Surface EMG Biofeedback for Children With Cerebral Palsy
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Movement disorders such as dystonia, hypertonia, and spasticity interfere with or prevent voluntary movement. Studies have suggested that using biofeedback to increase awareness of muscle activation can improve motor function in patients with motor deficits. The investigators hypothesize that the daily use of a surface electromyographic (SEMG) biofeedback device for one month will improve motor function in children and young adults with dystonia, hypertonia, and/or spasticity. The SEMG biofeedback device is worn over the muscle(s) the subject has difficulty in controlling and provides vibratory feedback about muscle activation. Groups of children and young adults (ages 3-21), with dystonia, hypertonia, and/or spasticity will be asked to wear a small (approx 1 square inch) sensory feedback device on their affected muscle(s) for 5 hours a day for one month. The device will vibrate and emit a blue light when the muscle is activated. At the start of the experiment, subjects will be tested on the Goal Attainment Scale (GAS), the Pediatric/Adolescent Outcomes Data Collections Instruments (PODCI), and the Barry Albright Dystonia Scale (BAD). For one month, subjects will practice goals without device. After a month, subject will be assessed again and be given device to practice goals for a month. After one month, the subjects will be tested on the outcome measures again and return device.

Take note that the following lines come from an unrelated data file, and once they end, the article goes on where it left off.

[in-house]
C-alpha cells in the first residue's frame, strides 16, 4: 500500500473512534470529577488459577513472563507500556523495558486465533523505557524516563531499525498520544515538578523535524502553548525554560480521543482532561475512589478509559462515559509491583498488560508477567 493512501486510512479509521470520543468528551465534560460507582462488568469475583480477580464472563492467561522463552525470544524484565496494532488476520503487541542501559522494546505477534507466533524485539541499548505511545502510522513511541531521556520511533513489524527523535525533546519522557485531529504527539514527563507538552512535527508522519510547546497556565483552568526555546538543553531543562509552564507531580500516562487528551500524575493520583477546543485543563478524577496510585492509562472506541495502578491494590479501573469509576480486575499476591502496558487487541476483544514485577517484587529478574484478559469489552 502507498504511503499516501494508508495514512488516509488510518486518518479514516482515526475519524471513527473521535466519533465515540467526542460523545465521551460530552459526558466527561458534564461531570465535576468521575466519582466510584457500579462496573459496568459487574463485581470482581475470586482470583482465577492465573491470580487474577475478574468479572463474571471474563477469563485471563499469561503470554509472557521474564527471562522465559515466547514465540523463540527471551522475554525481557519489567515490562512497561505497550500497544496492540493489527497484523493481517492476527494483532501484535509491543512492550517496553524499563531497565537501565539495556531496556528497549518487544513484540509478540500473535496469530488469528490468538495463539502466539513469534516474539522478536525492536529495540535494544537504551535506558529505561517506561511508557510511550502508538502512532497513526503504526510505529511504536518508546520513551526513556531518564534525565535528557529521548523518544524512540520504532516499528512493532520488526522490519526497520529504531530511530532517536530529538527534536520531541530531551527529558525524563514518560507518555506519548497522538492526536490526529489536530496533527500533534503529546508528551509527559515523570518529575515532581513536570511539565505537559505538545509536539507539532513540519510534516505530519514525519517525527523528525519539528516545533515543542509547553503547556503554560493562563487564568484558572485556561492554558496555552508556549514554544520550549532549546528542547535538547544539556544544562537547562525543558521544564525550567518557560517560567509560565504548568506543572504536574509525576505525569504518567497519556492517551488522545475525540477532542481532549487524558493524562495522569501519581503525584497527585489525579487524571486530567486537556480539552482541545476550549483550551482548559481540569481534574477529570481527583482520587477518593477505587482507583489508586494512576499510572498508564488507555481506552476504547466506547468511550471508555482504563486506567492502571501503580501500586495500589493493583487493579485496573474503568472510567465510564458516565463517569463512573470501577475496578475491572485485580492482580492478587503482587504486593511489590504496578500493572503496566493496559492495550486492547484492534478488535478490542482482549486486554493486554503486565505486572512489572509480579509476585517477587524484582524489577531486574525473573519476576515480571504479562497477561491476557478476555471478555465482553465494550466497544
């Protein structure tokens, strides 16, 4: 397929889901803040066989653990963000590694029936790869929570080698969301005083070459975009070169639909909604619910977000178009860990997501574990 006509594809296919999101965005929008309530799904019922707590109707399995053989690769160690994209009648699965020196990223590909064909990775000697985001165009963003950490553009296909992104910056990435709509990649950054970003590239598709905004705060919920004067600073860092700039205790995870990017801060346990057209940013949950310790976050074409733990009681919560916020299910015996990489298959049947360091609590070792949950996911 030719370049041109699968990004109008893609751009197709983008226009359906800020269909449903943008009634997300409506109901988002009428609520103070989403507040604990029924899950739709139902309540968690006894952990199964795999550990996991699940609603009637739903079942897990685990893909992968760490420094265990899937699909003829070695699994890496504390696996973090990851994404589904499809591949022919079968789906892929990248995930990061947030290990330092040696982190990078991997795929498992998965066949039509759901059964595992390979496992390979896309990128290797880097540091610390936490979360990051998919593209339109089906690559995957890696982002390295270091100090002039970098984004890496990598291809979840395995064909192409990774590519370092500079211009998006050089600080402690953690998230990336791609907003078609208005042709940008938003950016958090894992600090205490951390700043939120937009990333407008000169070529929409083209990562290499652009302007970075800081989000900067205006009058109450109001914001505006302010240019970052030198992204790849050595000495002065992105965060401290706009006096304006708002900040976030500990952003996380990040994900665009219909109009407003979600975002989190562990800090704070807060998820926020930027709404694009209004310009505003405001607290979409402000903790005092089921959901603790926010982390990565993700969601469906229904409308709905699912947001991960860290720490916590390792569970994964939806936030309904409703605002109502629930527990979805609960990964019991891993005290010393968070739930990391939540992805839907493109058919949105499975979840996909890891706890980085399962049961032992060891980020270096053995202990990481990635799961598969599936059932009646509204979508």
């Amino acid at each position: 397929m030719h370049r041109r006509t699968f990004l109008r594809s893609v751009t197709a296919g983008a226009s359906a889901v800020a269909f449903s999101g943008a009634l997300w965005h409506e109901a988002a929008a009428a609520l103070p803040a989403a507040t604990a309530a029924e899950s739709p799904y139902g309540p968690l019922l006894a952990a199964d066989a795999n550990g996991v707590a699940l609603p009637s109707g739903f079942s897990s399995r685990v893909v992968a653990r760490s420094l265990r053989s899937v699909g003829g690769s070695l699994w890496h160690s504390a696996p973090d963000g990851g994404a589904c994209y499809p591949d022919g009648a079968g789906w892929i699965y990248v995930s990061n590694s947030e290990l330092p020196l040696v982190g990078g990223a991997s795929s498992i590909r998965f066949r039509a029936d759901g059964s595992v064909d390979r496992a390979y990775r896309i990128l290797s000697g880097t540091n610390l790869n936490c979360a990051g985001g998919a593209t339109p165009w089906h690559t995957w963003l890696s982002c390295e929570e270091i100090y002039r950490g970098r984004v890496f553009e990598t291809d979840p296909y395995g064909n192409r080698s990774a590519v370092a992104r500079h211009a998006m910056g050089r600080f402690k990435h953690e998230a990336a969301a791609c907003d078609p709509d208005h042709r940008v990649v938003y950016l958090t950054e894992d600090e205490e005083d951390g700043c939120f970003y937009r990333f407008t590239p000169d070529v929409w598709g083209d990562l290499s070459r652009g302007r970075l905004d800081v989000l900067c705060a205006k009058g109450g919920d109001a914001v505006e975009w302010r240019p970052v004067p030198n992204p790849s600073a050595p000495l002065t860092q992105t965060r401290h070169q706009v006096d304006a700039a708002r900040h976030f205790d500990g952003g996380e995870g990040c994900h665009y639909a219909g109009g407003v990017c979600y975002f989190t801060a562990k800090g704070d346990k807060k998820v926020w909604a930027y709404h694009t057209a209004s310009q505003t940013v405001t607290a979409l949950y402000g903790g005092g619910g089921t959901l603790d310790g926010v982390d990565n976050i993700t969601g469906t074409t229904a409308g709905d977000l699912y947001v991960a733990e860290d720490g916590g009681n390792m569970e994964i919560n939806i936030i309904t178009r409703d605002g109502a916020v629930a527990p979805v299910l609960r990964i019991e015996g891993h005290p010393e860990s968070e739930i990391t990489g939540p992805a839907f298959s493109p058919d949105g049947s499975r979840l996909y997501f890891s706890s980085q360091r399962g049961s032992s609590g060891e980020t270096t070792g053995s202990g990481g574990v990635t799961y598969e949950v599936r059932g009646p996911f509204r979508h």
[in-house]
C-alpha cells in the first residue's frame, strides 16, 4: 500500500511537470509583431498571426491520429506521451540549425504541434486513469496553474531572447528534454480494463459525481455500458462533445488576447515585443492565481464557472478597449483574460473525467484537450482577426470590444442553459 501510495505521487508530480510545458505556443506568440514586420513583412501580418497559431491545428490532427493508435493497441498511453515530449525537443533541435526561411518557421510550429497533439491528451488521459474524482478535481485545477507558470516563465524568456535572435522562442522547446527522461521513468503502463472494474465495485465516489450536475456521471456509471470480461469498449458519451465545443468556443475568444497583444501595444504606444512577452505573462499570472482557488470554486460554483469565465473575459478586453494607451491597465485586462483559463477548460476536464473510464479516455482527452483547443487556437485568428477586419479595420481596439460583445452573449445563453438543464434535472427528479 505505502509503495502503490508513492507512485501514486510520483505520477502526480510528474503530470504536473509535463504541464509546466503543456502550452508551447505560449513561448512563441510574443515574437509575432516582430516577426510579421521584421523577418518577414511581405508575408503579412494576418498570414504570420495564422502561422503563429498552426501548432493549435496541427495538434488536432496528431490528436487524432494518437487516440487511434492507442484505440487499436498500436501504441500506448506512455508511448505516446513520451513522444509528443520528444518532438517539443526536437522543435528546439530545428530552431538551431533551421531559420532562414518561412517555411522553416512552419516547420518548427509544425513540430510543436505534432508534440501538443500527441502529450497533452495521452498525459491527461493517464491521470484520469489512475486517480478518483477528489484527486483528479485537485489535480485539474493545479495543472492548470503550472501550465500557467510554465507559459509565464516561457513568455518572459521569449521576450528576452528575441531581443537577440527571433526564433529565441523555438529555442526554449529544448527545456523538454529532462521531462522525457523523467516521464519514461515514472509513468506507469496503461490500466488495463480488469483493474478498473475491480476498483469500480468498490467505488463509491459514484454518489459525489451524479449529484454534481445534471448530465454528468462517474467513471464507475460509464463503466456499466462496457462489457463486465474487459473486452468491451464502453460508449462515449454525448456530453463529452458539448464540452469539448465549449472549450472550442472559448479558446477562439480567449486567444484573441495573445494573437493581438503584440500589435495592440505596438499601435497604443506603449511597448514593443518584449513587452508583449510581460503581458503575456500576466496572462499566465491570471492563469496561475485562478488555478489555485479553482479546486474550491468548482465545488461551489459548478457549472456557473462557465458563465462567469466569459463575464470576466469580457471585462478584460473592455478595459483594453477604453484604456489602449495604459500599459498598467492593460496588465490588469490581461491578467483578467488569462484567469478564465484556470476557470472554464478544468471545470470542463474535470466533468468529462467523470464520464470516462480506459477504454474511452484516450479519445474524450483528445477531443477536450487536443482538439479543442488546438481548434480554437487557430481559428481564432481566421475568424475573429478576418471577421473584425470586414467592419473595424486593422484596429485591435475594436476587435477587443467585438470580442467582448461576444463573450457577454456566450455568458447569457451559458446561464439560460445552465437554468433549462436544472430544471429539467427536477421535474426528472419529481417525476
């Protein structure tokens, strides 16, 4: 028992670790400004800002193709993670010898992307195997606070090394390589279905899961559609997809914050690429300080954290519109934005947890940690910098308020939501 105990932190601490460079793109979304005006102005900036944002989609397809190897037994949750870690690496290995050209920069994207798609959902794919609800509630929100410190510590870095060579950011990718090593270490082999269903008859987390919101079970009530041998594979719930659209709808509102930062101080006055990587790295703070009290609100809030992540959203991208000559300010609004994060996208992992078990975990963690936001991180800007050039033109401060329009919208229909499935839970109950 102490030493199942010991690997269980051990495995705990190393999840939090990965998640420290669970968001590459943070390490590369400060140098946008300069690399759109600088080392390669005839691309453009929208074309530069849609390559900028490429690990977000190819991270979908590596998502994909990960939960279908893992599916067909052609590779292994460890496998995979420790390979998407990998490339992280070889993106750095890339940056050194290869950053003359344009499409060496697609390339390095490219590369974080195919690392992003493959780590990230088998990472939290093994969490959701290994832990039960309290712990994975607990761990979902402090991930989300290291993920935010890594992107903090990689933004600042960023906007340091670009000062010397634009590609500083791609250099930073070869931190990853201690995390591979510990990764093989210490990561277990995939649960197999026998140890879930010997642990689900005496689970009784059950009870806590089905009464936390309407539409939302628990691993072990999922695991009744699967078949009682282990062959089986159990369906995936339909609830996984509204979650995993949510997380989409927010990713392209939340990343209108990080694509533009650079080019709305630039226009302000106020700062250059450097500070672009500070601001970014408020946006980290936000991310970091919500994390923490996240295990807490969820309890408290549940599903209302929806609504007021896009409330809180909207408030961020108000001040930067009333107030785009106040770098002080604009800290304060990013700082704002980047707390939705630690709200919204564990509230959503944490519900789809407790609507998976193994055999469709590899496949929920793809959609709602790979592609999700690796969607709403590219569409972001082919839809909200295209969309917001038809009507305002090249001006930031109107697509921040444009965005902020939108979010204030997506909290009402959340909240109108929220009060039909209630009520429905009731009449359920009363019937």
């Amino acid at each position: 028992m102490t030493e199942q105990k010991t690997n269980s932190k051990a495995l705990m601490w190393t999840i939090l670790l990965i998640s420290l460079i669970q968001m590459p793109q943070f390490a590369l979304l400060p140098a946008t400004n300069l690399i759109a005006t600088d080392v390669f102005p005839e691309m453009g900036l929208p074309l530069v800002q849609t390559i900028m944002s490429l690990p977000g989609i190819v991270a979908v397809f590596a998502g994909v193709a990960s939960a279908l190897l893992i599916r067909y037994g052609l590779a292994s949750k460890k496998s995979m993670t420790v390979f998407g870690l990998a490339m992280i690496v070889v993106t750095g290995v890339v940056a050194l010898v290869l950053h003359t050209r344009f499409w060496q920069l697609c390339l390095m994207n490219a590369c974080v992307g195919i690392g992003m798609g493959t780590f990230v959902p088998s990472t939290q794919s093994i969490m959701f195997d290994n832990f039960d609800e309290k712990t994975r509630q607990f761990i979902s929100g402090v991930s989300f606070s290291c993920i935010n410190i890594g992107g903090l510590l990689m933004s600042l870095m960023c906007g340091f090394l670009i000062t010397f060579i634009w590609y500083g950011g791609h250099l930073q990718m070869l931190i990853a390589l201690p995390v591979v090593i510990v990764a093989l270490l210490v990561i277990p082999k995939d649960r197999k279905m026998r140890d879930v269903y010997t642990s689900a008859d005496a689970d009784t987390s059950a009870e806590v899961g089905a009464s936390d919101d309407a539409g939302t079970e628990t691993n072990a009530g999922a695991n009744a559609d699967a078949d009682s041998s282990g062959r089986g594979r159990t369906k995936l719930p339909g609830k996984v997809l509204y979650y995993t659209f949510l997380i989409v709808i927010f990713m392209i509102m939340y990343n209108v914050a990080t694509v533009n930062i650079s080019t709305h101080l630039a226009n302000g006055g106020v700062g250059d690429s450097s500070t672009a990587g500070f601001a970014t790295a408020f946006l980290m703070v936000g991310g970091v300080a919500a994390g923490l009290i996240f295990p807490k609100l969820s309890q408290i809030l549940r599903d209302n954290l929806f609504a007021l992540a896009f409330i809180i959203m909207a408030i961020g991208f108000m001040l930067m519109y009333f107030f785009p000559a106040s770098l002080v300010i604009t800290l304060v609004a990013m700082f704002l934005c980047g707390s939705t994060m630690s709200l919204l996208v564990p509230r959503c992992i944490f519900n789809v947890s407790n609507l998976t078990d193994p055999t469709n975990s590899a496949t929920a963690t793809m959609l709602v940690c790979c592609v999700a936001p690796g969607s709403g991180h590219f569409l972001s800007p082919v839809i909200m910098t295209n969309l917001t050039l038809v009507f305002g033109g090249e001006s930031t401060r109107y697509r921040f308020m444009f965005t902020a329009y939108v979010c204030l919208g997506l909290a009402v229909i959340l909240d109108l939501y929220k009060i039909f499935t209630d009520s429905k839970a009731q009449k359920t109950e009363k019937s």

The Goal Attainment Scale measures function in each of 5 areas that are individually chosen by the parents or adolescents at the initial visit. Parents and/or adolescents are encouraged to choose 2 basic movement goals and 3 goals related to function.
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Ages Eligible for Study:
up to 21 Years (Child, Adult)
Sexes Eligible for Study:
Accepts Healthy Volunteers:
Cerebral palsy, or associated movement disorders such as dystonia, spasticity, and/or hypertonia
Able to wear device for given amount of time
Unable to wear device for at least 5 hours day for a month.